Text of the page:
Bam! Power Outage in Southern California


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Emergency LightAt about 4:30 p.m. last Saturday, with temperatures hovering around 92 degrees, I was working at my desk when WHAM!, the power went off.

Before I could even get up from the chair a few things happened:

• My computer battery back-up started beeping.
• Our home alarm system started beeping.
• All our emergency wall lights went on.  (See the photo!)

I went into Emergency Response mode.

Step One: Size up the situation

1. My home assessment: nothing damaged, no danger.
2. I checked on the neighborhood: outage in all directions for several blocks; community gates automatically locked in open position; some traffic lights blinking red, others out altogether. Sounds of sirens in the distance.
3. I tested: cell phones were working, but not all home phones. (If people answered the phone, we could talk, but if there was no answer I was unable to leave a message.)

Step Two: Shift to full Community Emergency Response Team mode

1. As Division Leader I got on the radio and maintained walkie-talkie contact with our other local CERT divisions, shifting to Central Command frequency to make reports.
2. I reported the outage to the power company on their automated phone system; later, we got an automated report on that same number.
3. Joe monitored official city emergency response on his HAM radio. (Four of us have HAM radio licenses and radios.)
4. We kept neighborhood CERT members up-dated.
5. We contacted neighbors with news and recommendations, by phone and by face-to-face visit.

As it turned out, a fire in an electrical substation took out power for some 27,000 residents. (The fire engines we heard were responding to the fire itself.) Power was restored in phases; we got ours back about 7:30 p.m., others got theirs as late as midnight.

So here’s what we learned from the outage.

Something as simple as a power outage creates excitement.

At first, people were annoyed because they missed their air conditioning.

Then, they realized that they shouldn’t be opening their refrigerator if power was going to be off for several hours.

Then, some figured the thing to do was to go out for dinner – not realizing that traffic was jammed in nearly every direction.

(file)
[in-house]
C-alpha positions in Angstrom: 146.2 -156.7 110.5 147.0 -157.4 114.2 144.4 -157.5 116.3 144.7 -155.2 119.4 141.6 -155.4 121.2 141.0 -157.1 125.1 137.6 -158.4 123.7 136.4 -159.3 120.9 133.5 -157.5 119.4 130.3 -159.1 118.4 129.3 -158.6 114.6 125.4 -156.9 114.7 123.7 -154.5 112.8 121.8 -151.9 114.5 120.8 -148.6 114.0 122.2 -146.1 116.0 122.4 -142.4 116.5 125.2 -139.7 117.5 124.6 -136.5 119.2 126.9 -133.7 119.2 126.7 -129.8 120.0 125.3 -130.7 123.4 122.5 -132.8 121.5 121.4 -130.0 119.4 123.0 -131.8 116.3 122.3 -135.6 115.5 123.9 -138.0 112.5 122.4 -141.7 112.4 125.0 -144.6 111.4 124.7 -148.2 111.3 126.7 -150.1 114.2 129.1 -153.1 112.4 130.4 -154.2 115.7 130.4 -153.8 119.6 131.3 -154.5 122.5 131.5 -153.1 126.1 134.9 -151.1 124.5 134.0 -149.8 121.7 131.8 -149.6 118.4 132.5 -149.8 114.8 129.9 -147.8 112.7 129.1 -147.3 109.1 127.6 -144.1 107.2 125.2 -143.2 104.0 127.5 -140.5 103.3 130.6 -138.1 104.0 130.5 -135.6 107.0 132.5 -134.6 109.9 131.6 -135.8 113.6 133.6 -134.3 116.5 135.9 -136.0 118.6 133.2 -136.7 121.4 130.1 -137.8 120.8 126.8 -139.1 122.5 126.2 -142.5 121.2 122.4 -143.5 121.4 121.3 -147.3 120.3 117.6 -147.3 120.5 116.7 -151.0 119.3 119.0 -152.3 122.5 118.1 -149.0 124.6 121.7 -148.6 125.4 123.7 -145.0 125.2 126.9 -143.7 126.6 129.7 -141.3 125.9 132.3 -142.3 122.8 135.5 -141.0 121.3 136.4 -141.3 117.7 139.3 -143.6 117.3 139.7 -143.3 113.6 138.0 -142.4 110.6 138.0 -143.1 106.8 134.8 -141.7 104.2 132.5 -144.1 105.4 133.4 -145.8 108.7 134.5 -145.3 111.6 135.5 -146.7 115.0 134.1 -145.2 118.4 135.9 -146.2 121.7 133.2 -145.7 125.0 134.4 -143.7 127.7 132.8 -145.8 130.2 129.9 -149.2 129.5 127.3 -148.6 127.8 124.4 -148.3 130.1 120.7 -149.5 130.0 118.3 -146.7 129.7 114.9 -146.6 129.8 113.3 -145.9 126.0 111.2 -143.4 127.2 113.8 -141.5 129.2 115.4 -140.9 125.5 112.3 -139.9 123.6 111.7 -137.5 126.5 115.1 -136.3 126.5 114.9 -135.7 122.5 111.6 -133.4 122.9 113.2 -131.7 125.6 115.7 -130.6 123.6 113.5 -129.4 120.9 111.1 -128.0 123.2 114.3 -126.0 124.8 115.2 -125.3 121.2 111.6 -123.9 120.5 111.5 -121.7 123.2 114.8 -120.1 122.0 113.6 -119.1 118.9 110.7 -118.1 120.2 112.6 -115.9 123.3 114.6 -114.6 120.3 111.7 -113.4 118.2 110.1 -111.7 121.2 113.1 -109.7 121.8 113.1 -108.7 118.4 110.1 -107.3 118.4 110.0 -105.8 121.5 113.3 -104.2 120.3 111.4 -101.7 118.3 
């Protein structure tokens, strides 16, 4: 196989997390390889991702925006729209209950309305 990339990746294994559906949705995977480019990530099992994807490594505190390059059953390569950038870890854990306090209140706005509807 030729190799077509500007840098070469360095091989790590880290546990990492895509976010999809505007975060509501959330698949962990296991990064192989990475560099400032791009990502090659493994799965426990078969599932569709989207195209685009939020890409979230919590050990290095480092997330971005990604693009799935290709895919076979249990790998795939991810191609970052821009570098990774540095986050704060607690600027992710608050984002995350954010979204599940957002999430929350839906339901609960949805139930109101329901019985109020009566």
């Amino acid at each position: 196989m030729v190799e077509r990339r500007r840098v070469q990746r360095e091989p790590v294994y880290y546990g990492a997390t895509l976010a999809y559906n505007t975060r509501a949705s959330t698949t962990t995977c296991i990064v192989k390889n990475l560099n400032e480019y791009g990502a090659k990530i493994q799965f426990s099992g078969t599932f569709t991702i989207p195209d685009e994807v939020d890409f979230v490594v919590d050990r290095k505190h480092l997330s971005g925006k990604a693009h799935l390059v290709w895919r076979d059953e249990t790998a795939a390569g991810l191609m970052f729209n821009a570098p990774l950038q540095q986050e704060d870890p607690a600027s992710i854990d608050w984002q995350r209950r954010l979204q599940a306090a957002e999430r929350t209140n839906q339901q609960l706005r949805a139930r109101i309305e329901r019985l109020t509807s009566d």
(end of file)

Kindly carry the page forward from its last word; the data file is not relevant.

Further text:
Finally, as evening fell, people realized they had better come up with a flashlight or lantern because after dark they’d have no way to get around! Some of these people then decided to get into the car and drive somewhere to find batteries . . .

So once again, an “incident” serves as a reminder that emergencies WILL happen. This one didn’t develop into any kind of a disaster, but. . .

If it had continued for 24 hours

. . . imagine what would have taken place!

  • People would have spent a night in the dark.
  • Food in refrigerators would have started to spoil; after 24 hours some food would have spoiled completely.
  • Frozen food would likely have thawed and had to be thrown out.
  • Most cell phones would have run out of battery.
  • Most computers would have run out of battery. Internet would have been unavailable anyway, since home networks were all down.
  • Motorized wheelchairs might have run out of battery power.
  • Back-up plans would have to be implemented for people using breathing apparatus, sleeping machines or dialysis equipment.
  • The water supply may have become compromised. (See last week’s blog post on Boil Water Alert.)

Our U.S. grid is aging (like everything else) and while attempts go on to get the right balance between public and private ownership, the grid is increasingly outdated and increasingly vulnerable. Ever-growing demand and climate change add even more stress to the system.

So power outages are not rare, and their frequency is growing. They can last for a few minutes or for days, depending on the cause. A serious solar flare episode could cause whole sections of the grid to fail and be down for 60 to 90 days!

Quick poll:

1. Have YOU experienced a power outage in the past 12 months?
2. How long did it last?
3. What was the cause?
4. What did you take away from the experience?

Let us know. We’re all in this together, so the more we know, the better off we’ll all be!

Virginia Nicols
Your Emergency Plan Guide Team

 

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